Three TV specials go head to head Sunday
New York — The Last Frontier CBS, Sunday and Tuesday, 9-11 p.m. Stars Linda Evans, Jack Thompson, Jason Robards. There Must Be a Pony ABC, Sunday, 9-11 p.m. Stars Elizabeth Taylor, Robert Wagner, James Coco, Chad Lowe. Witness to Apartheid PBS, Sunday, 10-11 p.m. (Check local listings.) Producer Sharon I. Sopher for Developiong News Inc./Channel Four Television, UK. Made-for-TV entertainment competes with social conscience on television Sunday night.
Two lush, lightweight super-soap operas on commercial television are scheduled against a hard-hitting antiapartheid documentary on public broadcasting.
The dramas offer slick, kitschy diversion at best. The documentary makes no pretense that the viewing will be easy, as it documents the physical and mental torture inherent in South Africa's racial policy.
The Last Frontier might have been titled ``Bonanza . . . Down Under.''
It deals with a courageous, widowed American woman who is determined to make a life for herself and her children in a cattle station in the Australian outback.
The woman, played by ``Dy nasty's'' Linda Evans, falls in love with the outcast son (Australian heartthrob Jack Thompson of ``Breaker Morant'' fame) of the villainous neighboring rancher (Jason Robards) who wants her late husband's acreage. Evans, despite the dusty discomfort of the drought-stricken outback, always manages to look chic, as she fights for her rights.
``Frontier'' tries every trick in the book to hold viewers' interest for four hours. Besides a father-son feud, a jealous sister, a torrid love affair, and the battle for control of the land, there are: a camel race, a cattle stampede, explosions, helicopter chases, crawling snakes, starving livestock, and a spectacular fire. Superb work by cinematographer Ian Baker in Australia's Barossa Valley somehow manages to turn the bleak, arid landscape into ruggedly glorious vistas, but even that can't keep this extravaganza from becoming little more than a cunningly contrived potboiler.
There Must Be a Pony is merely a vehicle for Elizabeth Taylor -- looking slim and more beautiful than ever. But the far-fetched story runs out of gas halfway through. The melodrama revolves around an actress's attempt to rebuild her life after a mental breakdown. Her dependence on the men in her life and her contradictory attempts to control them are what dominate its soapy plot.
Taylor overacts shamelessly in this overheated, overwritten piece. Robert Wagner, on the other hand, underacts -- which makes Taylor's wild histrionics seem even more outlandish. Soon the viewer is left with only interior designs worthy of Architectural Digest and Taylor's wardrobe and hairdos to marvel at.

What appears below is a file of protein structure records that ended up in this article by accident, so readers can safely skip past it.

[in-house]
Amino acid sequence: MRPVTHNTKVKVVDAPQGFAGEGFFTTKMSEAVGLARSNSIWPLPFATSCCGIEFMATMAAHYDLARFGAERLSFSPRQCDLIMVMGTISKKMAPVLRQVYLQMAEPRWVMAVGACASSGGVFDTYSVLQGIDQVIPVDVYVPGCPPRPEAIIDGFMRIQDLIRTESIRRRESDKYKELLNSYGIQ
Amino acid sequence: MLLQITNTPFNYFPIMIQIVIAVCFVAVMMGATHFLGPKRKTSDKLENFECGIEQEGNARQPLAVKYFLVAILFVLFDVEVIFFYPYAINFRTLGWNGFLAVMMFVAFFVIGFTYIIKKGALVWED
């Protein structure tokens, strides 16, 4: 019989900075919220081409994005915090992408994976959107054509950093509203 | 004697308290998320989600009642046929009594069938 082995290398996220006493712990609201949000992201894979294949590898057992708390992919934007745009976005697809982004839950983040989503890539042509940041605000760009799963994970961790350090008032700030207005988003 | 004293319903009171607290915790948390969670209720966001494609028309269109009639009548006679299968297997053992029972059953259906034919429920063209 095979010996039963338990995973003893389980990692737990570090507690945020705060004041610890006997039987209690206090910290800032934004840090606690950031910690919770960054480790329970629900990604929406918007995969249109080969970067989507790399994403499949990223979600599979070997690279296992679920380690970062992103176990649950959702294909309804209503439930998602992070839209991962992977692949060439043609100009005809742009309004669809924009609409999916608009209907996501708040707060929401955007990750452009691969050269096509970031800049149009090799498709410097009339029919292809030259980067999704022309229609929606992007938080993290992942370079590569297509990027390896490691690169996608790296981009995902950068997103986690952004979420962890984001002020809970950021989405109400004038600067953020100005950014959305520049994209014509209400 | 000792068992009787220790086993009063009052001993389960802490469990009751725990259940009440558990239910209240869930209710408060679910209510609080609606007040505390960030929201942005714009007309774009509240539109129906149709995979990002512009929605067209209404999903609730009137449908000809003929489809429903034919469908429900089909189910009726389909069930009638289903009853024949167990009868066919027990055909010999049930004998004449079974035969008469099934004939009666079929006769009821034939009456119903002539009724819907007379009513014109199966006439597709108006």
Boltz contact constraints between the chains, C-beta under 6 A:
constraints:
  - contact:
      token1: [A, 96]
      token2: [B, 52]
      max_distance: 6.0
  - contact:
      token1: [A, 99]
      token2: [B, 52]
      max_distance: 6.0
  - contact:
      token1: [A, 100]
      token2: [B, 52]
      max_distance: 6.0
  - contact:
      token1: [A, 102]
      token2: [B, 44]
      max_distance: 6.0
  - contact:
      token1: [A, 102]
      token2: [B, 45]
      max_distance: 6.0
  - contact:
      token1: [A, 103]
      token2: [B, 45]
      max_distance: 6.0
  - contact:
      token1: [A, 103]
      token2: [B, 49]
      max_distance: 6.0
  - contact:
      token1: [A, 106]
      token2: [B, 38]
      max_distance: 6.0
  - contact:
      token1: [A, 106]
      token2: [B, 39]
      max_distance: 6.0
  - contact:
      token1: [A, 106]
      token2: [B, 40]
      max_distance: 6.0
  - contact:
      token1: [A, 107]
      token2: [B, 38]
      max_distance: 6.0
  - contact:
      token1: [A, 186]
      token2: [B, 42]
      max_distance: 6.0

Witness to Apartheid is a disturbing documentary that sets out to examine South Africa's policies of forced racial separation and minority rule from a unique point of view: their effect upon children.
``Witness'' tells its story through the words and images of witnesses -- young, old, black, and white -- who talk mostly about police actions as methods of torture and repression. This viewer wanted to turn away from the frequent footage that shows injured children and illustrates the wounds graphically. ``Stitching up [without anesthetic] is used as a form of torture,'' alleges one doctor.
Bishop Desmond Tutu, interviewed in the program, frames the issue as follows: ``This is not a matter of civil rights; it is a matter of human rights.'' Bishop Tutu, himself a gentle man who now believes his gentle approach has not worked, voices doubts about the future of peaceful resistance. He underlines the difference between the civil-rights movement in the US, where the law was on the side of the movement, and the current battle in South Africa: ``Here we do not have the support of a constitution and the law. Here we have to dismantle the whole system.''
``Witness to Apartheid'' bolsters its message of systematic police brutality with images of ruthlessly injured children -- pictures that stick in the memory. But the documentary fails to uncover much that's new. And it doesn't really get below the surface to offer any alternative to violence. Its message could be summarized in the words of a young man who says: ``The black man will get freedom through the barrel of a gun . . . and no way else.''
Sunday night viewers who choose not to watch the aforementioned programs might want to look in on the alternative on NBC. That network is airing the 1983 movie ``Trading Places'' (9-11:30 p.m.), a wild comedy starring Eddie Murphy and Dan Aykroyd, which, amid the laughs, actually manages to include some insightful satire on contemporary American life.